Sunday, June 28, 2015

Challenges of 'New Thinking'

                                                                                                                         Series  -  1st      

            There are times in history when our understanding of the world and how it operates makes a giant leap forward and we are called upon to readjust our thinking.  As when Galileo (under the influence of Copernicus) defined the structure of the cosmos; when Pasture presented his germ theory; when Einstein re-defined time and space—each new concept met with opposition because it became necessary for people to let go of what they had previously believed and embrace new understanding.  Such reordering is arduous, painful and its veracity is vehemently denied.

            In this past century, human knowledge has been presented with another sea-changing concept that alters—not how we see the earth’s structures and functions—but how we see ourselves and our place in this vast universe.  This change began with Charles Darwin’s publication of On Origins of the Species in which he expounded the theory of evolution, postulating that all life developed by chance through random selection.   God was not mentioned.  A Jesuit scientist paleontologist, Teilhard de Chardin is the newer face addressing this revolutionizing concept of evolution.  Teilhard in no way disputes Darwin but rather develops what Darwin left out—the purpose and direction of evolution and man’s place in it.

            Originally the pursuit of knowledge was a comprehensive search for both a material understanding of the what and how of things but also a quest for cause and purpose—the why of being.  With the Renaissance there was a sundering, a separation wherein the search for what and how became the domain of Science while the search for cause and purpose was left to Religion.  Each specialty had little concern for the other.  Science increasingly won our attention. 

            As evolution came into public awareness the divide between Science and Religion widened, fueled by the question, ‘Where did humans come from? . . . did we evolve from lower species or were we created by God?’  In 1925 the Scopes ‘Monkey Trial’ became an international sensation when a new Tennessee law prohibited teaching evolution in schools and a teacher was arrested and tried for doing so.  The sensationalism of it had the effect of creating the illusion that Science and Religion are incompatible.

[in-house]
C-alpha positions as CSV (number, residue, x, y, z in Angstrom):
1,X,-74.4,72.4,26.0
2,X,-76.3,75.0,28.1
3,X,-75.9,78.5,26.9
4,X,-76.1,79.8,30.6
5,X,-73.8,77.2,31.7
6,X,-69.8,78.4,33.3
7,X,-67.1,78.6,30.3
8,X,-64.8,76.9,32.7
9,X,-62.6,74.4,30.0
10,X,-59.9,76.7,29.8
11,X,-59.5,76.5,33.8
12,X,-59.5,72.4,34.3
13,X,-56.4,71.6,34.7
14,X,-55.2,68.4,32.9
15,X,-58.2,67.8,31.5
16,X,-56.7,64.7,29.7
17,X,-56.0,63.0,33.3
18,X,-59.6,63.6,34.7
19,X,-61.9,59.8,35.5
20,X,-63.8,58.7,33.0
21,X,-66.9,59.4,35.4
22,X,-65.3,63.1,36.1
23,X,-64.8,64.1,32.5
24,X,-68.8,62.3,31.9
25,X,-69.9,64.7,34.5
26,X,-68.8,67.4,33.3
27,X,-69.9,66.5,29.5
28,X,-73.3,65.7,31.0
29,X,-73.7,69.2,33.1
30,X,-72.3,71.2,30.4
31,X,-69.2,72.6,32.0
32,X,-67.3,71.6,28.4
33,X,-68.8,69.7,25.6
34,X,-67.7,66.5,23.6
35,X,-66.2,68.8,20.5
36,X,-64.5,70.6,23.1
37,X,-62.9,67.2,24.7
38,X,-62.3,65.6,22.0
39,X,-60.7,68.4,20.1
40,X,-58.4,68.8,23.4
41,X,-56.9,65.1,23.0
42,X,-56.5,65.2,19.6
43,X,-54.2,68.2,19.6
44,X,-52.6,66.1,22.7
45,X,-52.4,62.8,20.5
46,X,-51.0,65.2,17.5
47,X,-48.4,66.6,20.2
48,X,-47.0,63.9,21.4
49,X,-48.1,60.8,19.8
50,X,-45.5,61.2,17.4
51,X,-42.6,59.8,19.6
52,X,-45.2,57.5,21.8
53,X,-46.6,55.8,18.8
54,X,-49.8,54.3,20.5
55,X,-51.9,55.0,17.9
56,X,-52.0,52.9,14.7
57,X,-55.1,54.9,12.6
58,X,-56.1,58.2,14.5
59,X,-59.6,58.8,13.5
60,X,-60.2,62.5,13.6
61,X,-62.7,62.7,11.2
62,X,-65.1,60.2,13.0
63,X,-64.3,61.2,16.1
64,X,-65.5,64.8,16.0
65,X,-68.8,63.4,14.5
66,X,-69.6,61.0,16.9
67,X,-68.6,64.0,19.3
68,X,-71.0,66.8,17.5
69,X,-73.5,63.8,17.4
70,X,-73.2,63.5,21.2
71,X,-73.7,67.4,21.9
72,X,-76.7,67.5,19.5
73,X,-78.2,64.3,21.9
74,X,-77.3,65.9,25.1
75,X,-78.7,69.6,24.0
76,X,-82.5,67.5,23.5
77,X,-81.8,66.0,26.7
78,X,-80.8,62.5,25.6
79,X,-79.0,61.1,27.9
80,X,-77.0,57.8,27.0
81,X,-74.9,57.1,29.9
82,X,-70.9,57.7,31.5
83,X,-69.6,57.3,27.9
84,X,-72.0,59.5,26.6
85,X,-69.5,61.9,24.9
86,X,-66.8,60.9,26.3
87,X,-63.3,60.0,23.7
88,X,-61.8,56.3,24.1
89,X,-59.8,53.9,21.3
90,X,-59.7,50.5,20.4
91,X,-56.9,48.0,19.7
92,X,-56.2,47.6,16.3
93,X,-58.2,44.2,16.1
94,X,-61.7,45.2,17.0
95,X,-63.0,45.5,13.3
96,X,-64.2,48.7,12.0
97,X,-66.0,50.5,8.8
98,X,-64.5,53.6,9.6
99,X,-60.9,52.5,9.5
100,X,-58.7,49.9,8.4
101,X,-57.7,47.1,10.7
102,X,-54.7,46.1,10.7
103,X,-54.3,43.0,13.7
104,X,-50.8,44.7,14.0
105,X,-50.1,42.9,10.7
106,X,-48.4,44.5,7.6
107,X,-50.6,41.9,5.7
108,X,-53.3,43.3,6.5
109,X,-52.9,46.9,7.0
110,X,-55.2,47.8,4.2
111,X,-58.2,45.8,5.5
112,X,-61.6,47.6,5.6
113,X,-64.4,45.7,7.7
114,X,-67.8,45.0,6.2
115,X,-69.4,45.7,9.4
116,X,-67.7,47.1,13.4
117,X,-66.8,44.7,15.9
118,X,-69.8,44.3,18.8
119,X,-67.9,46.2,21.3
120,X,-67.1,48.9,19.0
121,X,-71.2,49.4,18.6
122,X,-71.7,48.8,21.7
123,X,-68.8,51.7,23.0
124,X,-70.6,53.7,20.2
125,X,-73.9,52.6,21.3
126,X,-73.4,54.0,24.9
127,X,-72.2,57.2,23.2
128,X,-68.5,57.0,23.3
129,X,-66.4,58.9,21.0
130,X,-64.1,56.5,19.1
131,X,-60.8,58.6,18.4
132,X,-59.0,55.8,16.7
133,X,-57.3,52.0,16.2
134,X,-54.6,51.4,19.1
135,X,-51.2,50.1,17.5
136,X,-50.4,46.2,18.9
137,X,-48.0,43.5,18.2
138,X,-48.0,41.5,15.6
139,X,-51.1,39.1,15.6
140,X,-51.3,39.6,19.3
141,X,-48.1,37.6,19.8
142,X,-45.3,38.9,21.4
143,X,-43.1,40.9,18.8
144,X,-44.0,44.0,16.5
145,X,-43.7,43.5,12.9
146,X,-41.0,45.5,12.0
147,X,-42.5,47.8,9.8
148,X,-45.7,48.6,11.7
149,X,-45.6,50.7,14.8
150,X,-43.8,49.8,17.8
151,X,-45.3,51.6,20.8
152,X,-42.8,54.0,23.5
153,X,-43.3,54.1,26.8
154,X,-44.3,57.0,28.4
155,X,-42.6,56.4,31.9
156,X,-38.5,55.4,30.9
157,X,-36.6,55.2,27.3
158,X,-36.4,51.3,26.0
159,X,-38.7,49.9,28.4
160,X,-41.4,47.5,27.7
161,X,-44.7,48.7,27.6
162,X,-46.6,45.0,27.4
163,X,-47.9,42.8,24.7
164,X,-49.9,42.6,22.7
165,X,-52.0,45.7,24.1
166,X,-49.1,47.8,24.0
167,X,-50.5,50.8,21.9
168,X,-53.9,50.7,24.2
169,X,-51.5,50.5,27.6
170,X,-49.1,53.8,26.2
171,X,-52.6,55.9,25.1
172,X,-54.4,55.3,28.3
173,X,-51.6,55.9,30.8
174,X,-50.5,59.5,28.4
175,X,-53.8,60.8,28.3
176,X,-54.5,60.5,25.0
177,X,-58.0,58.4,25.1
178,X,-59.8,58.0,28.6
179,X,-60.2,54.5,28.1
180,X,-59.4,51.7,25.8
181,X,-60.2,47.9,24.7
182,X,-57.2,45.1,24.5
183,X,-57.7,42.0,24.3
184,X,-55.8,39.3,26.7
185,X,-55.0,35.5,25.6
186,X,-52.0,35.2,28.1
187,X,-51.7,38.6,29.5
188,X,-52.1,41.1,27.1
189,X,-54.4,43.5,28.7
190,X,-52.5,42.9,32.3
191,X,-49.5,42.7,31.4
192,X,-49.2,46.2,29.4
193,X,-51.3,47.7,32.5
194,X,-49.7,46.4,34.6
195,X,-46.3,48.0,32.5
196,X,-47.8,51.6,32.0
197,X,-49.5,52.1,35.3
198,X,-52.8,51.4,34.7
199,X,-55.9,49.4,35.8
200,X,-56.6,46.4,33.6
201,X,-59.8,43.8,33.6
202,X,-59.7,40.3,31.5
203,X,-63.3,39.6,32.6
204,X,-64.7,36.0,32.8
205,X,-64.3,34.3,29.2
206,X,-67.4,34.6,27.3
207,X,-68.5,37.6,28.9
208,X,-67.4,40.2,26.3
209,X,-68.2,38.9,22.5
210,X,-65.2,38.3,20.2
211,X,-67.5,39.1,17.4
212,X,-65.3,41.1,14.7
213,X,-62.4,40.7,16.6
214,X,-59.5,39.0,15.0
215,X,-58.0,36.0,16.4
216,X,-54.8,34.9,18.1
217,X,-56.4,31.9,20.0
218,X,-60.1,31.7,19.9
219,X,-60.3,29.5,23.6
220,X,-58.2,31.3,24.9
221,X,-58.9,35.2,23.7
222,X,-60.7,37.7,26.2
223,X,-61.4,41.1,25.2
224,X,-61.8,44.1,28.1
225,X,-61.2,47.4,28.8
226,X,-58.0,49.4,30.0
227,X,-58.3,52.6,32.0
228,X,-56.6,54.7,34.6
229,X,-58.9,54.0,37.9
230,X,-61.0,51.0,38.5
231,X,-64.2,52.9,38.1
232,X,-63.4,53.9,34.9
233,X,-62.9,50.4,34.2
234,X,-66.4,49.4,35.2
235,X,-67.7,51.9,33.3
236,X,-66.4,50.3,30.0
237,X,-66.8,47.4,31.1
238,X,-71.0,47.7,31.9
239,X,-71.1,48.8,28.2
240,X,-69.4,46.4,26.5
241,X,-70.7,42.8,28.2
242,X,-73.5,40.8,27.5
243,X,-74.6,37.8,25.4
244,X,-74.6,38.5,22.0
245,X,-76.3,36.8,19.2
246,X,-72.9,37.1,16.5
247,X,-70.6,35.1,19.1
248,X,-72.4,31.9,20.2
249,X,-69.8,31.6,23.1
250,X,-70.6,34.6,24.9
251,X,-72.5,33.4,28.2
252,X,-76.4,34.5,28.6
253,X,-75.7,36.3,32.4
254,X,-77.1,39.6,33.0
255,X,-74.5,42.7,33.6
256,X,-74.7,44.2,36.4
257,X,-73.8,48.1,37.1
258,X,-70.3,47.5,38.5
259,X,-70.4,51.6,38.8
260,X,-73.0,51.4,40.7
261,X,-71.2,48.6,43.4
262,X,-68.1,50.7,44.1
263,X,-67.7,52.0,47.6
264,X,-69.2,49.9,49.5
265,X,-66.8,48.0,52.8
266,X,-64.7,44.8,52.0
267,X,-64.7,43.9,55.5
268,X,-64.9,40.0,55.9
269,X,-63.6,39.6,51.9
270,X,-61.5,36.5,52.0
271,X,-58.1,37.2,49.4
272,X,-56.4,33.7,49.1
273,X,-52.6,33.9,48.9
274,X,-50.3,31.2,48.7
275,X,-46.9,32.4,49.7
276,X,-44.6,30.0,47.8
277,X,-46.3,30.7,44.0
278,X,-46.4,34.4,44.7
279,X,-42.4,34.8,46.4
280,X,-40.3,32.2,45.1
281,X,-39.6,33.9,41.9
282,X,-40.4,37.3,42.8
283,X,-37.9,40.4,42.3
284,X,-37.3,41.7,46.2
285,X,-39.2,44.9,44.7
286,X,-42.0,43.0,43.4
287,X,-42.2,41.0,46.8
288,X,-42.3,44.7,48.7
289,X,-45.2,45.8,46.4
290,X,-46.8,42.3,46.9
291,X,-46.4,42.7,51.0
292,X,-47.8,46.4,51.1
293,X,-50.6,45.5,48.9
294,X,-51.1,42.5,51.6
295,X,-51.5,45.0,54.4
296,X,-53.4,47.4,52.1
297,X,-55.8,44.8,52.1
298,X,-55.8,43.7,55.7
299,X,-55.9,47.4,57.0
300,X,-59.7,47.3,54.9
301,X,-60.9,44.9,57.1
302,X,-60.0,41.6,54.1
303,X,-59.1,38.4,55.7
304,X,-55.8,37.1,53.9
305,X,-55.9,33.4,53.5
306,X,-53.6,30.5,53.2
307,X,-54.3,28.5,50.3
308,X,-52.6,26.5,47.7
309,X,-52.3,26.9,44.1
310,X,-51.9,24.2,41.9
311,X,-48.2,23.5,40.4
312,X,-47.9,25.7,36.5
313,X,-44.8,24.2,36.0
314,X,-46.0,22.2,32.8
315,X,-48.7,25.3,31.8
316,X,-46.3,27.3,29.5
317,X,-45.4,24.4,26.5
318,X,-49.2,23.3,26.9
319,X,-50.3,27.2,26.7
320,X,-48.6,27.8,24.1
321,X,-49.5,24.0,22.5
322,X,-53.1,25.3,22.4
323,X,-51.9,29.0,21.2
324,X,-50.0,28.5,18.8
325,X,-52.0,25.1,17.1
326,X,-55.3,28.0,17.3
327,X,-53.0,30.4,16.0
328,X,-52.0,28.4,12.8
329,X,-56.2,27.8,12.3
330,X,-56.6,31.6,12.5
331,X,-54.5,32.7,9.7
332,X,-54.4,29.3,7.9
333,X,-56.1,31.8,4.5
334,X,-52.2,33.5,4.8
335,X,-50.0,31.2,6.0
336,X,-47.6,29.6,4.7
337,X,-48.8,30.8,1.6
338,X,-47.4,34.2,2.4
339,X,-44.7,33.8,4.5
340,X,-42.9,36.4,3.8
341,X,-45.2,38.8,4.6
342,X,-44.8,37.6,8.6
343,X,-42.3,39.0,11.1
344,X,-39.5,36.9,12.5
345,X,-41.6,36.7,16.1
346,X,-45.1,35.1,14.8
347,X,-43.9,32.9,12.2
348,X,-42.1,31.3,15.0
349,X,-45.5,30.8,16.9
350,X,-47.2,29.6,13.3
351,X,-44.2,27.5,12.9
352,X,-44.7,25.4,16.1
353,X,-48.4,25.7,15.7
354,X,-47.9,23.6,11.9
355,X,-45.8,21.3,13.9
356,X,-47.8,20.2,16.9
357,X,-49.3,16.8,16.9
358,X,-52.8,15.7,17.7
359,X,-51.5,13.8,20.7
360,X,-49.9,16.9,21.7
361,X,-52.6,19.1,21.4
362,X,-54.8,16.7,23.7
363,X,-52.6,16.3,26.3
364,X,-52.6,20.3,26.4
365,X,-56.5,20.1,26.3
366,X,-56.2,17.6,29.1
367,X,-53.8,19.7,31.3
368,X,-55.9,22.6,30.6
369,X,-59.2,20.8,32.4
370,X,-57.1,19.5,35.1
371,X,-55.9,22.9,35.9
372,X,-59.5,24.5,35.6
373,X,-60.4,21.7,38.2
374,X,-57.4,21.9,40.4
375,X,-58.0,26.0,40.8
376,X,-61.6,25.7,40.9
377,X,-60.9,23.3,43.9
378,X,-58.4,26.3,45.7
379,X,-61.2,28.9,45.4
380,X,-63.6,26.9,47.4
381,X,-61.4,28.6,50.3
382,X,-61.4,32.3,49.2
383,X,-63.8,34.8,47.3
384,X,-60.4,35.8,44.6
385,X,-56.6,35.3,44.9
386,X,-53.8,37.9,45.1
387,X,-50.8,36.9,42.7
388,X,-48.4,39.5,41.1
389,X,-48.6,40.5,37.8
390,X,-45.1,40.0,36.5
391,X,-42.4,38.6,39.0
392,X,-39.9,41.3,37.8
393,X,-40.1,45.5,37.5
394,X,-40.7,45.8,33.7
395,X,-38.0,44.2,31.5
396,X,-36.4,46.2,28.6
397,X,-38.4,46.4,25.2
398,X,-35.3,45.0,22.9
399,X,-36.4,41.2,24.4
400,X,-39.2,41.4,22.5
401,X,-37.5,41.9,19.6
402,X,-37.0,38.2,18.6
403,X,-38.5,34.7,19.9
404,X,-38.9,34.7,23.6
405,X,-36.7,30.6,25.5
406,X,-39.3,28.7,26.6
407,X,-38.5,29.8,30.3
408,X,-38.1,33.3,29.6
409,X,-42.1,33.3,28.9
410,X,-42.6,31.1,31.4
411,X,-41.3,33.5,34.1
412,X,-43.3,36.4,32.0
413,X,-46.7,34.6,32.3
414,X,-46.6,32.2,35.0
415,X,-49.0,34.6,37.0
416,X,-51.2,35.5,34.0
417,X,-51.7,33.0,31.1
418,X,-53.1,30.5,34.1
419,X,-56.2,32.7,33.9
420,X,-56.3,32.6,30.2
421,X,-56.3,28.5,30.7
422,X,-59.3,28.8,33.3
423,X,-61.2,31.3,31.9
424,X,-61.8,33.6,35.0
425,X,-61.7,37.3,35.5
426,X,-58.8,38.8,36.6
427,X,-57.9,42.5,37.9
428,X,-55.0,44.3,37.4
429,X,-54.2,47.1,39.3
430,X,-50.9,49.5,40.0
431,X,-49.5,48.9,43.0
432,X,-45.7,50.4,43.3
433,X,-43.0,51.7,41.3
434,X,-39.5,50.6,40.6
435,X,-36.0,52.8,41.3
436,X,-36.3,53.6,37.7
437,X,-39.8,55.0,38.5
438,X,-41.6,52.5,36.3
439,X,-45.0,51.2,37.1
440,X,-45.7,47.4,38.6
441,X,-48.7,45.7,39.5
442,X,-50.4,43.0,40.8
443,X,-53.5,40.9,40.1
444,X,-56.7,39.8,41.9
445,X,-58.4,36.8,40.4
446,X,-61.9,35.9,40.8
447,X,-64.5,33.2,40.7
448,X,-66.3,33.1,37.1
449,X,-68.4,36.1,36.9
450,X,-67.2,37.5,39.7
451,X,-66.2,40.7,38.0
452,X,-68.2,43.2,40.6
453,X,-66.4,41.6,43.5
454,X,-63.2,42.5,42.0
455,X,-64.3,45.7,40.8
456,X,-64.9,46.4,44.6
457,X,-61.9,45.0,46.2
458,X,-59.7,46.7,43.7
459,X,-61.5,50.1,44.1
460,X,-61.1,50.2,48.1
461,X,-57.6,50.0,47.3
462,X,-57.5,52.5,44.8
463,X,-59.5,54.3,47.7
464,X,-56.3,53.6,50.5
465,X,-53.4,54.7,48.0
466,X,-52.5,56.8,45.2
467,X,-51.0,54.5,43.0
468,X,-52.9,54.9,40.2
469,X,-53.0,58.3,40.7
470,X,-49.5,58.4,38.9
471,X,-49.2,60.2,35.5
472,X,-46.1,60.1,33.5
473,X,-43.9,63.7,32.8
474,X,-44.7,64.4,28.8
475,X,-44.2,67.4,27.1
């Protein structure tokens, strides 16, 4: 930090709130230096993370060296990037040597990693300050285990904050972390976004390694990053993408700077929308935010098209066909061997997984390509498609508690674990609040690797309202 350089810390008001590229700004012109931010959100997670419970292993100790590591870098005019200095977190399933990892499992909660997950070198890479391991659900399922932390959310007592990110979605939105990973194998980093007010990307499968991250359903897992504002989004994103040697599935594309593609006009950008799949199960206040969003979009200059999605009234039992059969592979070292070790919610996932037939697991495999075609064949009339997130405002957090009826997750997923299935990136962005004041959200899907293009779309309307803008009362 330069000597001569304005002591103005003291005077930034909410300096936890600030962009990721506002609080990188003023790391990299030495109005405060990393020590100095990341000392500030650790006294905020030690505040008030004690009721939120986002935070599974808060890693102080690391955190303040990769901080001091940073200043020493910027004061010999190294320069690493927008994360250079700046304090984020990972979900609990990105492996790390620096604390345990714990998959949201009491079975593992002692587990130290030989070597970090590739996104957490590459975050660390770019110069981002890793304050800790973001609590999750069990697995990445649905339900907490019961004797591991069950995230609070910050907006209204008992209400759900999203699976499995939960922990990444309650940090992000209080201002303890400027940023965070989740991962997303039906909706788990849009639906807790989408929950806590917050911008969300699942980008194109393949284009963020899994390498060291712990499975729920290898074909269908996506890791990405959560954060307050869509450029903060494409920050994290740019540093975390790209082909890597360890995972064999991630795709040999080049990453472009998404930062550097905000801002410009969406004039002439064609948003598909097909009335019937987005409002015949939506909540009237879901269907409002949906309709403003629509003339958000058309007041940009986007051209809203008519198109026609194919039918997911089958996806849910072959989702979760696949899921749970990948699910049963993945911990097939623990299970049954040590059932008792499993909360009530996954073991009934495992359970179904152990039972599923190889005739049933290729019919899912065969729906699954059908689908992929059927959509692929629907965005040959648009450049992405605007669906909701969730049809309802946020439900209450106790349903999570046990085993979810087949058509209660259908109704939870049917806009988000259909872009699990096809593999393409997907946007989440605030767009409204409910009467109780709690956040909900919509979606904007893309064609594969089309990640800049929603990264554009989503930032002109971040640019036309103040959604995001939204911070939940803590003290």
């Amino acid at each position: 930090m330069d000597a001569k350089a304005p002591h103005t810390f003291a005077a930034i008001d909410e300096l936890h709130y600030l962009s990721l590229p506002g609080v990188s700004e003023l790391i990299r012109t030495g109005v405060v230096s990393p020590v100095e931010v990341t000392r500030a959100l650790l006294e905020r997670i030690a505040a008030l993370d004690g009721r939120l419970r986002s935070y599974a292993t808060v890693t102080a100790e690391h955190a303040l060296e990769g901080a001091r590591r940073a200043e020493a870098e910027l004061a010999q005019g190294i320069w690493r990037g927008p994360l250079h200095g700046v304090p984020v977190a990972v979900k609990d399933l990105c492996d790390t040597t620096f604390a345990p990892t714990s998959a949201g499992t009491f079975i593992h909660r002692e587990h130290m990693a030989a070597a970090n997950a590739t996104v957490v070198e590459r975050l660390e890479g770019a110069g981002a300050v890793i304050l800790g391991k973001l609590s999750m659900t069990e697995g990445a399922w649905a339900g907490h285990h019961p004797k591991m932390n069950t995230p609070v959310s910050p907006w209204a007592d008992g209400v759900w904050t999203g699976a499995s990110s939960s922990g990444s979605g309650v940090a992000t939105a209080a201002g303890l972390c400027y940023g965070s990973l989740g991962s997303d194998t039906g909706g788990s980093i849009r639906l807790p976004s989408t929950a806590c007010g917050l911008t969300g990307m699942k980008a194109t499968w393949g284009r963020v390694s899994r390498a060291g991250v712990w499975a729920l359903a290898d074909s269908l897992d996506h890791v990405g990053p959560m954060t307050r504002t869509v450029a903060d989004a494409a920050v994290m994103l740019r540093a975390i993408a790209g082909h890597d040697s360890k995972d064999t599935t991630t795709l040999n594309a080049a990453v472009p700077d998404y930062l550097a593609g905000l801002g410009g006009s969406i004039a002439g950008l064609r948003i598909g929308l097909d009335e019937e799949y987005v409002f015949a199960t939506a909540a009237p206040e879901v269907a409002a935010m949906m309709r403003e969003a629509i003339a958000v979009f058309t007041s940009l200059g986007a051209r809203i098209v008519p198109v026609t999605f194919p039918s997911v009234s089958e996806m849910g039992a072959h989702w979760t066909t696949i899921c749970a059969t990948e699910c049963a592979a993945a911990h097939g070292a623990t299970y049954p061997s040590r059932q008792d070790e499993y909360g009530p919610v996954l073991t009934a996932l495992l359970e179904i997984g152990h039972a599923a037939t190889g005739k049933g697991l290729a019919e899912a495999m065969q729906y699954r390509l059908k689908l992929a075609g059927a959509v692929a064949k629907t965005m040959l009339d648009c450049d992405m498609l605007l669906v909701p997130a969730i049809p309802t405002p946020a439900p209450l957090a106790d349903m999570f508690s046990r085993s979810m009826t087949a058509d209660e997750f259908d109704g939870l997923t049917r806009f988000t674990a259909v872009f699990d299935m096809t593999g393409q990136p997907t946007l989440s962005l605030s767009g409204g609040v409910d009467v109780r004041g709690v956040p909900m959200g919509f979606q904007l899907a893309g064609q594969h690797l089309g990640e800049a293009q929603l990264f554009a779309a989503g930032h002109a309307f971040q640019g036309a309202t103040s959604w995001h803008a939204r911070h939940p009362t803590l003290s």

Science does not oppose Religion—it simply ignores it.  Religion as a whole is not opposed to Science; it holds it in high regard.  It is only the religious fundamentalists, insisting upon literal interpretation of everything in the Bible, who stand in opposition to scientific findings.  A tenet of Fundamentalism is “the word of God is inerrant”.  I would agree that ‘the word of God’ is without error, but we have so few ‘words of God’!  I can think of only three.  In Exodus: the Ten Commandments; also in Exodus, to Moses in answer to his question about his name God said: “I Am who I Am; tell the Israelites ‘I AM has sent me to you’”.  Then in Deuteronomy: “I set before you life and death . . . Choose life.”  There are few other direct quotes from God, mostly the rest is from human attempts to preserve and relay perceived valuable information as it passes through the lens of that time.   

            I agree that the writings in the Bible are inspired and the inspiration comes from God, but the stories and narratives that we have, came through the minds and words of men.  God does not give dictation.  Our present understanding of the world and how it operates is light-years away from what was available to the Bible writers.  We need to respect the Bible’s great value and search out the kernel of its inspired wisdom and coordinate it with our advanced understanding because it is the best guidebook we have for navigating life.

            Throughout time humanity has had to adjust and re-define our knowledge.  Copernicus and Galileo paved the way to expanding our knowledge from a static geocentric world-model to a heliocentric model.  By changing our world-view it opened us out to the future.   Much to the shock and denial of the people of his day, Pasture described an unseen tiny world of microbes—germs too small for eyes to see yet causing diseases.  Initially even doctors couldn’t accept as so powerful, what they could not see, but eventually all had to readjust their thinking and Pasture’s discovery revolutionized the field of medicine.  Albert Einstein developed the theory of relativity and radically changed what we knew about space, time and matter; his ideas vastly changed the field of physics.  In later life he invested belief and his efforts into finding a Unified Field Theory which would incorporate all the laws of the Universe—although he died before reaching his goal, it continues to motivate research in theoretical physics . . . such a theory would substantiate the idea that all that is, is part of one whole interacting system.  That concept agrees with Teilhard’s views on evolution.

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PS  --With this entry I begin what is to be a series explaining aspects of Teilhard de Chardin’s work.  His is one of the 20th Century’s most brilliant minds—which he focused upon evolution and the human’s place in it.  His writings fill more than 20 volumes, all of which he was forbidden to publish in his lifetime, they were published after his death in 1955.  He is highly regarded in the intellectual community but many people fine his books daunting.  I have made a life-long study of his works, as a teacher I hope to make his ideas easier to understand.              (I recommend that you Google him)                      

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